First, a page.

As the temperature climbs this Memorial Day weekend, so does the danger lurking inside our own cars.
Hot car deaths reached a record level last year with at least 52 children killed, from California to Tennessee to Mississippi, according to national nonprofit KidsAndCars.org.
Just this Wednesday, a baby girl died when she was left for hours in a hot van outside her Florida day care, according to authorities. A co-owner of the day care was arrested on child neglect charges.
"We are all just beyond devastated," KidsAndCars.org director Amber Rollins told ABC News after Wednesday's death.
The science behind hot cars
Children's bodies heat up much faster than adults' do, according to the National Safety Council.
Children's internal organs begin to shut down once their core body temperature reaches 104 degrees -- and it takes very little time for a car to get too hot for children, according to a report published by the council last year.
On an 86-degree day, for example, it would take only about 10 minutes for the inside of a car to reach a dangerous 105 degrees, researchers said.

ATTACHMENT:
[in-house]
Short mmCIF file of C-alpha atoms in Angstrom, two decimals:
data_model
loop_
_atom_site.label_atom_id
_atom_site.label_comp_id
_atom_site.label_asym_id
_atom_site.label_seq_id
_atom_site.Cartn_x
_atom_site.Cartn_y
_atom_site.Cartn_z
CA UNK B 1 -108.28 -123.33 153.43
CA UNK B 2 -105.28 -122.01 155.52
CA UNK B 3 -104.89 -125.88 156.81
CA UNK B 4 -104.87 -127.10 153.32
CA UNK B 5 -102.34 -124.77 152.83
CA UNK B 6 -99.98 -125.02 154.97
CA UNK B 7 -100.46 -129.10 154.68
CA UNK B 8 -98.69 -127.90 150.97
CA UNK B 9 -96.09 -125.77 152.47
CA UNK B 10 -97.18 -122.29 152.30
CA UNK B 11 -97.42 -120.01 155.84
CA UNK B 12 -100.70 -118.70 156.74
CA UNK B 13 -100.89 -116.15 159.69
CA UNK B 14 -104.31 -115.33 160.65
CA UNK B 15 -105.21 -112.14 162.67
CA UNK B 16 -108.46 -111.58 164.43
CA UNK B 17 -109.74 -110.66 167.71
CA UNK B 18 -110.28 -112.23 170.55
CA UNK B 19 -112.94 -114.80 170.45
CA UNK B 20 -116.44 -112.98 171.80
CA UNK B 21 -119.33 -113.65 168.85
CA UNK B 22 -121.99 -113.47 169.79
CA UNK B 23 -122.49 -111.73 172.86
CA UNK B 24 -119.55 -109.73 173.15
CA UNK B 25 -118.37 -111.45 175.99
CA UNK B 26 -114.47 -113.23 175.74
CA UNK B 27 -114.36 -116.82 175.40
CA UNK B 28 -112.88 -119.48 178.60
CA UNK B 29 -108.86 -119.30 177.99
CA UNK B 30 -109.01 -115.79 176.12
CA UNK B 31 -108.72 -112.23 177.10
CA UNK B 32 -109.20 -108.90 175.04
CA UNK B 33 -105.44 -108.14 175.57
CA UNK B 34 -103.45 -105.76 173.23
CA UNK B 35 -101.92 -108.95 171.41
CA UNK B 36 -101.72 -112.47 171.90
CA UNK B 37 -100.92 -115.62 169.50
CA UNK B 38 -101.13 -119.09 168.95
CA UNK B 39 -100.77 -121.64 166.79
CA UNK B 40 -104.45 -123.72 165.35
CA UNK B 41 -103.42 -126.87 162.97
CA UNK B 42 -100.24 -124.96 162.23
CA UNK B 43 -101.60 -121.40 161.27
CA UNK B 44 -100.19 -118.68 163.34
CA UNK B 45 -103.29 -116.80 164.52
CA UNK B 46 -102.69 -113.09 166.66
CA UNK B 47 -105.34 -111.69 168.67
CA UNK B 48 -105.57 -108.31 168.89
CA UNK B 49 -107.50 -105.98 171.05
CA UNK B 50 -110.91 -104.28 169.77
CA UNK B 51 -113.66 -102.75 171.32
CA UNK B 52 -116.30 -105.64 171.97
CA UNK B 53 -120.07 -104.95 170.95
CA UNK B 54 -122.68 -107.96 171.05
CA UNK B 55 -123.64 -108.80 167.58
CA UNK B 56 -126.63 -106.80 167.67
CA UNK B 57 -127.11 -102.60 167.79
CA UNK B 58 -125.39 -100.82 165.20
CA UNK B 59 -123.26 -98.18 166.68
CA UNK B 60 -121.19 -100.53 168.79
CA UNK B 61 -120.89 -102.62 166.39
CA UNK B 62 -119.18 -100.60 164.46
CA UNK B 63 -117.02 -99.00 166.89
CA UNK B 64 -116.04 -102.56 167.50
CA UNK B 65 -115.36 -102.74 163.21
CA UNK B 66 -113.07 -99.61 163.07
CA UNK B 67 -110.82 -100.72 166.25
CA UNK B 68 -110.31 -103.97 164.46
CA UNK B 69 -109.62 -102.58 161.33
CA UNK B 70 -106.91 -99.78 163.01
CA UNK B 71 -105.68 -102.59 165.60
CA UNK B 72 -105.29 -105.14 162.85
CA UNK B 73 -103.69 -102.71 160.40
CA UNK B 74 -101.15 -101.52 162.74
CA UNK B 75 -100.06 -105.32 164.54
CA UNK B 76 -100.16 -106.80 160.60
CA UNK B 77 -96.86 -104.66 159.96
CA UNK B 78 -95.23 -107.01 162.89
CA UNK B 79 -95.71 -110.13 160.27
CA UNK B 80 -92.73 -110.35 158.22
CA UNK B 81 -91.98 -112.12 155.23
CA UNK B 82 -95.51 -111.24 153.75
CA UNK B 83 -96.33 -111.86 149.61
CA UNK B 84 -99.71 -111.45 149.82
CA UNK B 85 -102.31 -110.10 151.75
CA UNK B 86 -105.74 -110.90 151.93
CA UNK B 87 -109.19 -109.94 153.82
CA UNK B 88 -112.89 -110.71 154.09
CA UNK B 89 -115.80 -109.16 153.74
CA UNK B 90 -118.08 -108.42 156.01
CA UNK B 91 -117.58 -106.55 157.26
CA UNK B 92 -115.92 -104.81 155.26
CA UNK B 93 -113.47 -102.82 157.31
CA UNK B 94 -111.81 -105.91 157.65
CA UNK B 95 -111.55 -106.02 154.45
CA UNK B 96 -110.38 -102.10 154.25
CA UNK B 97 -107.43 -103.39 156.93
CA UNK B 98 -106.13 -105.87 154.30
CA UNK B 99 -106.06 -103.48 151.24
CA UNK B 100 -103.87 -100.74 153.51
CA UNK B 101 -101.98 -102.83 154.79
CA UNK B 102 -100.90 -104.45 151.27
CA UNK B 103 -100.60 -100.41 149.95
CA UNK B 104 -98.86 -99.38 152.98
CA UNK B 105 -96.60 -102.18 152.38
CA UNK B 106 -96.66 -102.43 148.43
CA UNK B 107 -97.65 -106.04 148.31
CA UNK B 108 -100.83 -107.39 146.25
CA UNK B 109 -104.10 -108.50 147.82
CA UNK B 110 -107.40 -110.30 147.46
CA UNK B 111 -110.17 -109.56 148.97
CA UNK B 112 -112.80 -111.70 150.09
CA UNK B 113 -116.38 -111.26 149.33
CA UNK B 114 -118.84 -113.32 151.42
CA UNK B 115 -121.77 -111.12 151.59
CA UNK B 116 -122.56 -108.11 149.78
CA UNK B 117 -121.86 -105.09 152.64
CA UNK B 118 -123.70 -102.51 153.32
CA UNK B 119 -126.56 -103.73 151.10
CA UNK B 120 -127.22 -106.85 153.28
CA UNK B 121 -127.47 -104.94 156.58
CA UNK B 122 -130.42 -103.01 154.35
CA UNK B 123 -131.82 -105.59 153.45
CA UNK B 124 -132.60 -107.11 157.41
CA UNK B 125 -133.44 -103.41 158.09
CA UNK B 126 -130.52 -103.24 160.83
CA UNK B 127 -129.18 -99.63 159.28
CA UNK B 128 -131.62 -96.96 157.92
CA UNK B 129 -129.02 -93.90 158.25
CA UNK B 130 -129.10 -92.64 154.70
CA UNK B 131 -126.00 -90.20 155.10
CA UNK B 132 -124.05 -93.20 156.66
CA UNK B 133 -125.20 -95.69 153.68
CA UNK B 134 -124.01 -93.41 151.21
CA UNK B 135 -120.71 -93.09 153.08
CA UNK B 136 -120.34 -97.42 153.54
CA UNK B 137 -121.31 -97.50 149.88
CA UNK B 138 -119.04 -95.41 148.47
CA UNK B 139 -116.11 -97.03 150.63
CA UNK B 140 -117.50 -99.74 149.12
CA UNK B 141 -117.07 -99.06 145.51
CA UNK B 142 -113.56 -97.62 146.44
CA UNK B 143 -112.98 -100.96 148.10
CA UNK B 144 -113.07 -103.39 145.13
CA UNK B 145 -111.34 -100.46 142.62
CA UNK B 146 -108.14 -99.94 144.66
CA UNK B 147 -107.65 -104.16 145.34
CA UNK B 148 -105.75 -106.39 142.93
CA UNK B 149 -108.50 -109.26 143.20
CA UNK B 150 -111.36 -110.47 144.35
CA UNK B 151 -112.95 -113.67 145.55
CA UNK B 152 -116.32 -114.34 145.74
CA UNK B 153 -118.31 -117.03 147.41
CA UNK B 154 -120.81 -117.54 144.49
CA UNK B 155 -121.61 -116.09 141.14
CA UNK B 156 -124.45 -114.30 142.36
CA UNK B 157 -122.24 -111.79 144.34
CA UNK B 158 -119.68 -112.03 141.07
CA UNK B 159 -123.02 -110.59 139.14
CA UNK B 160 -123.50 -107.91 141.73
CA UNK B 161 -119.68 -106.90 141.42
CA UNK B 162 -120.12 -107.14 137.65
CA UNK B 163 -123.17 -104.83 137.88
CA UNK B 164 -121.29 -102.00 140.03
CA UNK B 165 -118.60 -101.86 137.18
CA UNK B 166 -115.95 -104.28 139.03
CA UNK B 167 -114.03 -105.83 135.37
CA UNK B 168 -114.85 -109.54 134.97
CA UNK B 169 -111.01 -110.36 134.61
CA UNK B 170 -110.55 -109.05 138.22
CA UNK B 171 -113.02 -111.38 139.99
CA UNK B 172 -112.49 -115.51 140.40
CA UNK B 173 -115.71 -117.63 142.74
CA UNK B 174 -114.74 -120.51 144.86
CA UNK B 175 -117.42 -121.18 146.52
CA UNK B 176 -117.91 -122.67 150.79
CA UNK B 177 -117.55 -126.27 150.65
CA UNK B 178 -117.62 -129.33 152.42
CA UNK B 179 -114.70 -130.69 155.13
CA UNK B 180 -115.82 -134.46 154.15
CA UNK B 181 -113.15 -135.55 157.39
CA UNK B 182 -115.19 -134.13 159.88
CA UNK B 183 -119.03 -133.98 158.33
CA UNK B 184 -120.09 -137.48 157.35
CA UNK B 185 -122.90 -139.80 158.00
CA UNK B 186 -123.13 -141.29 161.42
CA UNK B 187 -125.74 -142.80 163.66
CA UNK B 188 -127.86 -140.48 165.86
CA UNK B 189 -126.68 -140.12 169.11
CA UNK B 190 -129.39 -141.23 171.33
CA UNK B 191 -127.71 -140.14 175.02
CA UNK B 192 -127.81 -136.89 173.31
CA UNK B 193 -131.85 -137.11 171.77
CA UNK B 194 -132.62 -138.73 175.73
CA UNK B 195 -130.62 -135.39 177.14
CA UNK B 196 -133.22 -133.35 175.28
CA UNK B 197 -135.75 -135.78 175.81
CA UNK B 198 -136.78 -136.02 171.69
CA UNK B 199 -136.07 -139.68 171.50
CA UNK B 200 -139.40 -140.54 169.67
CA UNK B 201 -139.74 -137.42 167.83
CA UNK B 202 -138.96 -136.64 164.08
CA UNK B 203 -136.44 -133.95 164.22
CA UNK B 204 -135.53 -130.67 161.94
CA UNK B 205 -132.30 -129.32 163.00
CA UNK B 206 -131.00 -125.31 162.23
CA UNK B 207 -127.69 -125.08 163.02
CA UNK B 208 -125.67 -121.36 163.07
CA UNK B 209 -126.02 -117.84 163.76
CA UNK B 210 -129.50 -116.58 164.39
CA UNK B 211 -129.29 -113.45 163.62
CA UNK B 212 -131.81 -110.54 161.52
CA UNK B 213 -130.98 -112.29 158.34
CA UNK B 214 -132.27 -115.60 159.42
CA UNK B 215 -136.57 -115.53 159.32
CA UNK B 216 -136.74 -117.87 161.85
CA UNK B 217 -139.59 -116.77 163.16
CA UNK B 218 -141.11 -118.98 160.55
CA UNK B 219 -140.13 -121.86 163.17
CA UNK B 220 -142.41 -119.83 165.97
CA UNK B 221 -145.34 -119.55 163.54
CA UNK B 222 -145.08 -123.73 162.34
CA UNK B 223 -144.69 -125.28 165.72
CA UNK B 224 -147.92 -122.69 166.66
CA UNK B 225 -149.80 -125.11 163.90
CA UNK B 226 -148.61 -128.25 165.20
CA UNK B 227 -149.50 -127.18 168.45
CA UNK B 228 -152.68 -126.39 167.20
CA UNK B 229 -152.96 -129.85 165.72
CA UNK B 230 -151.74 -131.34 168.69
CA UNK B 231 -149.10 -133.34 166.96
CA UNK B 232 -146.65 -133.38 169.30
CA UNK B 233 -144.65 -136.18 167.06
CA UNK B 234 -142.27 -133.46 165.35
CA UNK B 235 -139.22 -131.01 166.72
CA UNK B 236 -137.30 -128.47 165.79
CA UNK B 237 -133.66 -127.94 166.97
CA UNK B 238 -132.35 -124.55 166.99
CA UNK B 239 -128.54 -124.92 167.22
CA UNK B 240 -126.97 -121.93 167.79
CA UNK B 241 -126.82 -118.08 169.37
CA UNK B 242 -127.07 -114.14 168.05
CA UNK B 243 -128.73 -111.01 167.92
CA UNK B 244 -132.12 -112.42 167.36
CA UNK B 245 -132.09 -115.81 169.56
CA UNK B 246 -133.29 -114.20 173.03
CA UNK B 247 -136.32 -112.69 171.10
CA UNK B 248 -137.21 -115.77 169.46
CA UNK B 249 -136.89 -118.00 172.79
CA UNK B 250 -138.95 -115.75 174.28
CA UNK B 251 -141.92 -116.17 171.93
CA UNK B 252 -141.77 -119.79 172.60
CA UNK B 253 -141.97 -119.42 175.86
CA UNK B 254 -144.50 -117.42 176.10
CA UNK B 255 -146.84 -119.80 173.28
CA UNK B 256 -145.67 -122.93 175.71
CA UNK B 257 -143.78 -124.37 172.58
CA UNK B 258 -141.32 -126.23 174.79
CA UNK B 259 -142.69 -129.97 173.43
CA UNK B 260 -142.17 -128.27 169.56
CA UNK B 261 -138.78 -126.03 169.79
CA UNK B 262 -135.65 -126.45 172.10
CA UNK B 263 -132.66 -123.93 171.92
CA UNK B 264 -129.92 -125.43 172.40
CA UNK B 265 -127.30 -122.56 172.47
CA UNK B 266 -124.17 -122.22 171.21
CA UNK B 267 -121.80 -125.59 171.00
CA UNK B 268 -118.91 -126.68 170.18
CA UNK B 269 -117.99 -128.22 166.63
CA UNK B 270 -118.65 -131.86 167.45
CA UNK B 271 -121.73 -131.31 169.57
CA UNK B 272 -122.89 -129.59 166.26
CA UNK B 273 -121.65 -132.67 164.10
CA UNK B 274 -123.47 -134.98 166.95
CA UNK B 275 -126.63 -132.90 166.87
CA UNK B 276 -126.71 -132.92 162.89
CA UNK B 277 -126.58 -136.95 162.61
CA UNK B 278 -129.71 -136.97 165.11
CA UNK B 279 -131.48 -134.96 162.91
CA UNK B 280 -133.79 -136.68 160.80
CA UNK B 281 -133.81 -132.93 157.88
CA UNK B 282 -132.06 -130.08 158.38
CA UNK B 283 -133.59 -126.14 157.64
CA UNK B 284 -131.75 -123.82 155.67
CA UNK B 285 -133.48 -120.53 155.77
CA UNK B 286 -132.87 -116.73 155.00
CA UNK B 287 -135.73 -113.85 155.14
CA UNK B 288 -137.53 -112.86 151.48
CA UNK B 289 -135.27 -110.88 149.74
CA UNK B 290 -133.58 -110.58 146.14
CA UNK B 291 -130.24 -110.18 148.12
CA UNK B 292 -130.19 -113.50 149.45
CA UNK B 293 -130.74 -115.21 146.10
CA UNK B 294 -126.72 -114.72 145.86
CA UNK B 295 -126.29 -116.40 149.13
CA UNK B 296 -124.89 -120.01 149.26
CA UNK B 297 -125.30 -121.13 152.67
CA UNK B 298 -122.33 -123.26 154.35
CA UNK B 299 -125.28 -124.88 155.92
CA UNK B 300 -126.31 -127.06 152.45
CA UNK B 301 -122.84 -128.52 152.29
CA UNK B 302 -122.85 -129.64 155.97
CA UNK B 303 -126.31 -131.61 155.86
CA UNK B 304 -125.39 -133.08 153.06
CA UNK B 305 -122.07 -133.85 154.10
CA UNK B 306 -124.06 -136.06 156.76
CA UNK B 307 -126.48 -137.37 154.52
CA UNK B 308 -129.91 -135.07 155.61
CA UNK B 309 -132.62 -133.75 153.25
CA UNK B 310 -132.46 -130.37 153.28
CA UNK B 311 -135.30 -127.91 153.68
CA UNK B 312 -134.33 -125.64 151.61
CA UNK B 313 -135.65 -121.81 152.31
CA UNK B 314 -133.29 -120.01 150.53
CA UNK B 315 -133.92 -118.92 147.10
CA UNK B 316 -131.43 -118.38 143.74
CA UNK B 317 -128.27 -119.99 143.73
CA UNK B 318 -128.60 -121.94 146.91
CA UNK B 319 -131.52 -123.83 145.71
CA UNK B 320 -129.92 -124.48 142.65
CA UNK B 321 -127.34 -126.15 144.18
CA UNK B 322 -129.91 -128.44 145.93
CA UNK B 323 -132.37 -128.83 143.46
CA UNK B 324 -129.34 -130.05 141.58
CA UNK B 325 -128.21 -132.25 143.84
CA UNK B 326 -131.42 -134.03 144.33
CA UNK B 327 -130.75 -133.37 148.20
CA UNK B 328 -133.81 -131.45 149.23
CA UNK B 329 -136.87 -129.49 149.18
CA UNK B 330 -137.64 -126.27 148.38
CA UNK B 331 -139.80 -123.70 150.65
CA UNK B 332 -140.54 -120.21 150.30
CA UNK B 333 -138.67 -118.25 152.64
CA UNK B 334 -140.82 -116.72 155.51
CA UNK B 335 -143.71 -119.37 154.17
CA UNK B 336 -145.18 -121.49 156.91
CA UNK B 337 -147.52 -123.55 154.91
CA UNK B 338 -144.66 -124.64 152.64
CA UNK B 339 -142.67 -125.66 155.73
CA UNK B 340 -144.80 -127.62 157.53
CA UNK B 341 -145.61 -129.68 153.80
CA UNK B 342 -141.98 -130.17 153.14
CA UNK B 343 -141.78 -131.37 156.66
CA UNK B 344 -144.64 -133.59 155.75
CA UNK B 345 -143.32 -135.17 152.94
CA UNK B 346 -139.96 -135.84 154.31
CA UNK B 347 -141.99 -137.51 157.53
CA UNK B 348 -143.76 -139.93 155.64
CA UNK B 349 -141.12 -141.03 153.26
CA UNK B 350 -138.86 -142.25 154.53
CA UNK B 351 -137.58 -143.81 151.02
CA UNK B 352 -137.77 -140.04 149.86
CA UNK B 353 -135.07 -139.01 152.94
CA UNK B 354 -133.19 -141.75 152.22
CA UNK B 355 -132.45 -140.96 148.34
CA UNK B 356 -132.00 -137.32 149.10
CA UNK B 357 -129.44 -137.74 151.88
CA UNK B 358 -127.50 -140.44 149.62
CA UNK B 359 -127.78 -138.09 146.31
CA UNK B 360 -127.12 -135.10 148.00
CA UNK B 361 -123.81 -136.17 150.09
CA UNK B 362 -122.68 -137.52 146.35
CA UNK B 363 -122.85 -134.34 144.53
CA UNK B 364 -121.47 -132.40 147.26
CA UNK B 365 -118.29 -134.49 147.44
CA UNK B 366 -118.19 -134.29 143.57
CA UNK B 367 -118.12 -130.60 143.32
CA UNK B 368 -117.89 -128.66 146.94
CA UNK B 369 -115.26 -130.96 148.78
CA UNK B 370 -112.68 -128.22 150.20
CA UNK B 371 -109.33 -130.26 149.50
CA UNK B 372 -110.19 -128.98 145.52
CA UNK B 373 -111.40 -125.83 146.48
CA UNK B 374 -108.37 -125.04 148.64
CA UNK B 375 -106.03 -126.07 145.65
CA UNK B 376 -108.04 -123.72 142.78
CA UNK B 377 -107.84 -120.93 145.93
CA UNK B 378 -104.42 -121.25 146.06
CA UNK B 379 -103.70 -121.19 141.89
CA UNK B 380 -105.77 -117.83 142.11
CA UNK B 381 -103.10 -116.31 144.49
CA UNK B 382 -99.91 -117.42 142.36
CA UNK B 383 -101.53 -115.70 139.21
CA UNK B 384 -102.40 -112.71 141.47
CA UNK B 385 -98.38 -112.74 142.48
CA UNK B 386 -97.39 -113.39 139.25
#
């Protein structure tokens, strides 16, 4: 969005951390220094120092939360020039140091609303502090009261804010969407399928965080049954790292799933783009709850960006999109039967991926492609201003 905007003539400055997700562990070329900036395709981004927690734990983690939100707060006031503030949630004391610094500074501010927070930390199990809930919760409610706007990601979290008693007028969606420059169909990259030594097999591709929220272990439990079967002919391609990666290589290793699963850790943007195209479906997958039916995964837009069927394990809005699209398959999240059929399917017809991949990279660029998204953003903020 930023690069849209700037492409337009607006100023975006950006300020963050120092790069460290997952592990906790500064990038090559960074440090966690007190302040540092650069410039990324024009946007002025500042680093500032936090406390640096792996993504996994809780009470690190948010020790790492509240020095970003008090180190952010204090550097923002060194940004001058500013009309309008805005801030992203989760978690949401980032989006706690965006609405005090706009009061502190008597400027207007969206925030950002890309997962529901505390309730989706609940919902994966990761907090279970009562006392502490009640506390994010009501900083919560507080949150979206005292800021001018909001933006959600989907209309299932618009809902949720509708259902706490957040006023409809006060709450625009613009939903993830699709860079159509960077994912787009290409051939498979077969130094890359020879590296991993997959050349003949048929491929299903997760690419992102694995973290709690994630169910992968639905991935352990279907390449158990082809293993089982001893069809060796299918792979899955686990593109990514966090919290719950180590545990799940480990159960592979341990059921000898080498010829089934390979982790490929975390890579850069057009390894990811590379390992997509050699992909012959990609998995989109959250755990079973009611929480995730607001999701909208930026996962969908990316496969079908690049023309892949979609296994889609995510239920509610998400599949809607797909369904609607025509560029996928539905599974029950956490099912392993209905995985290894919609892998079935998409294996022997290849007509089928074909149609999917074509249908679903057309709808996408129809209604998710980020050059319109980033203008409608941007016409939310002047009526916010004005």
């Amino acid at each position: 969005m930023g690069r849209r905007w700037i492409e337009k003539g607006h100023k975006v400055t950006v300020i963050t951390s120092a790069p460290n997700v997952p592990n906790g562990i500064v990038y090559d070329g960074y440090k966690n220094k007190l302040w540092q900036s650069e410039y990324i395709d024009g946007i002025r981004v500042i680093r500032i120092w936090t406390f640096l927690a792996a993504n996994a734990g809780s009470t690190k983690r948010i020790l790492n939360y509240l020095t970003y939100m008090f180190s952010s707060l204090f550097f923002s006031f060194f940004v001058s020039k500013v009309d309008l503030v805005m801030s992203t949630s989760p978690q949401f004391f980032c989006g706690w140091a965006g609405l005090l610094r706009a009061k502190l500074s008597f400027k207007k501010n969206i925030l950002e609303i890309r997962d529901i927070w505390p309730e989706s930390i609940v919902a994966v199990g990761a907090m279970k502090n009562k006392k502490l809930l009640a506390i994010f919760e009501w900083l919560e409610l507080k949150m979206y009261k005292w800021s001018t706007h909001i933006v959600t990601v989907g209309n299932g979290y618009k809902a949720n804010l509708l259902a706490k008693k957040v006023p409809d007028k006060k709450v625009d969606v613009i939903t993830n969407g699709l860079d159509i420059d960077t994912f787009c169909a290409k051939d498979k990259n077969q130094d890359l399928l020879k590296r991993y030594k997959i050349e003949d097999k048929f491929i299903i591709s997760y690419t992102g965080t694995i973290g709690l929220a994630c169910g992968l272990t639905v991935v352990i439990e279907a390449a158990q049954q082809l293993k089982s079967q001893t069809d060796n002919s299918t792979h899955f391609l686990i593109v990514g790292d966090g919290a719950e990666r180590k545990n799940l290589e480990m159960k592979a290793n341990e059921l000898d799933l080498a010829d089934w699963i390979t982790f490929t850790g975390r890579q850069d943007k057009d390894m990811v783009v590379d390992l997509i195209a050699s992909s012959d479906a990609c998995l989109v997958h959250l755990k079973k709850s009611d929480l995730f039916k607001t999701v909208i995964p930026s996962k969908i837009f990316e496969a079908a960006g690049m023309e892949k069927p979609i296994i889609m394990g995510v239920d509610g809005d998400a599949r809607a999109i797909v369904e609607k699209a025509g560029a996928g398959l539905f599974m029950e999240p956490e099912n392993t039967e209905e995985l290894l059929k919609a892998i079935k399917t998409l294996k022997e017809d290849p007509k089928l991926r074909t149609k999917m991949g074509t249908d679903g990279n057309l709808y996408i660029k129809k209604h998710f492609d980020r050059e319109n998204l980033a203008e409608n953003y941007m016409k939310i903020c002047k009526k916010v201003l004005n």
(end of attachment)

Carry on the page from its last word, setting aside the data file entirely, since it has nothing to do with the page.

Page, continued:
What you can do
Rollins offers these tips for drivers:
- Always keep cars locked even if you don't have children.
- Always keep keys out of children's reach.
- Place an item you can't start the day without in the backseat.
- If a child goes missing, check the inside and trunk of all cars in the area immediately.
- Teach children to honk the horn if they get stuck.
"If you see a child or animal alone in a car, do something," Rollins said. "If they are in distress, you need to get them out immediately and begin to cool them."
Her nonprofit, KidsAndCars.org, is advocating for Congress to require rear occupant alarm technology in cars.
"We have to do more," Rollins said. "This cannot continue to happen week after week, year after year when the solution is right at our fingertips."
This report was written by Emily Shapiro for ABC News.
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